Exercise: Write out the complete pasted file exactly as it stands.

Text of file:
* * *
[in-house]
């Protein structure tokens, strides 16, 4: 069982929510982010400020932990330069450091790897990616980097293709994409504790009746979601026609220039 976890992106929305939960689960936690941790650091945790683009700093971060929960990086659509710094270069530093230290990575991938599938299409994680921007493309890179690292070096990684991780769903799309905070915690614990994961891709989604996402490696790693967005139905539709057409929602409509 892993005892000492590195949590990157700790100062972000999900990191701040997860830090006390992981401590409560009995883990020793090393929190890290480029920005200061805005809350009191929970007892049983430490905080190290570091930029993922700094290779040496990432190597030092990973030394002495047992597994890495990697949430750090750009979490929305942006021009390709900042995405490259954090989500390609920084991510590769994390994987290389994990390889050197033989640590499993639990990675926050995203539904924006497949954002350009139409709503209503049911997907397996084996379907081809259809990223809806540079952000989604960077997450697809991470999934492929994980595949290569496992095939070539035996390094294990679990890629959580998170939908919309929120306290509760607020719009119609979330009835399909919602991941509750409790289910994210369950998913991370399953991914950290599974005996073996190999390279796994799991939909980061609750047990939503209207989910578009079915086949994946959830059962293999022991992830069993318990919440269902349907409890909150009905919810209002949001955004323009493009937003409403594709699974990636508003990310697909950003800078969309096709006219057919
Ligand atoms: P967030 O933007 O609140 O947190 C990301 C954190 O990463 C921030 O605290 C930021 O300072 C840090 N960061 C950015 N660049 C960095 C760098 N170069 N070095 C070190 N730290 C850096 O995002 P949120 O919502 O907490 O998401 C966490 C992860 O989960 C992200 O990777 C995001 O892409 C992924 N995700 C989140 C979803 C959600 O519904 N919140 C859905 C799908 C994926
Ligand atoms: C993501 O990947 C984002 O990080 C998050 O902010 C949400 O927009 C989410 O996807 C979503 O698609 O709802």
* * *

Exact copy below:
[in-house]
């Protein structure tokens, strides 16, 4: 069982929510982010400020932990330069450091790897990616980097293709994409504790009746979601026609220039 976890992106929305939960689960936690941790650091945790683009700093971060929960990086659509710094270069530093230290990575991938599938299409994680921007493309890179690292070096990684991780769903799309905070915690614990994961891709989604996402490696790693967005139905539709057409929602409509 892993005892000492590195949590990157700790100062972000999900990191701040997860830090006390992981401590409560009995883990020793090393929190890290480029920005200061805005809350009191929970007892049983430490905080190290570091930029993922700094290779040496990432190597030092990973030394002495047992597994890495990697949430750090750009979490929305942006021009390709900042995405490259954090989500390609920084991510590769994390994987290389994990390889050197033989640590499993639990990675926050995203539904924006497949954002350009139409709503209503049911997907397996084996379907081809259809990223809806540079952000989604960077997450697809991470999934492929994980595949290569496992095939070539035996390094294990679990890629959580998170939908919309929120306290509760607020719009119609979330009835399909919602991941509750409790289910994210369950998913991370399953991914950290599974005996073996190999390279796994799991939909980061609750047990939503209207989910578009079915086949994946959830059962293999022991992830069993318990919440269902349907409890909150009905919810209002949001955004323009493009937003409403594709699974990636508003990310697909950003800078969309096709006219057919
Ligand atoms: P967030 O933007 O609140 O947190 C990301 C954190 O990463 C921030 O605290 C930021 O300072 C840090 N960061 C950015 N660049 C960095 C760098 N170069 N070095 C070190 N730290 C850096 O995002 P949120 O919502 O907490 O998401 C966490 C992860 O989960 C992200 O990777 C995001 O892409 C992924 N995700 C989140 C979803 C959600 O519904 N919140 C859905 C799908 C994926
Ligand atoms: C993501 O990947 C984002 O990080 C998050 O902010 C949400 O927009 C989410 O996807 C979503 O698609 O709802």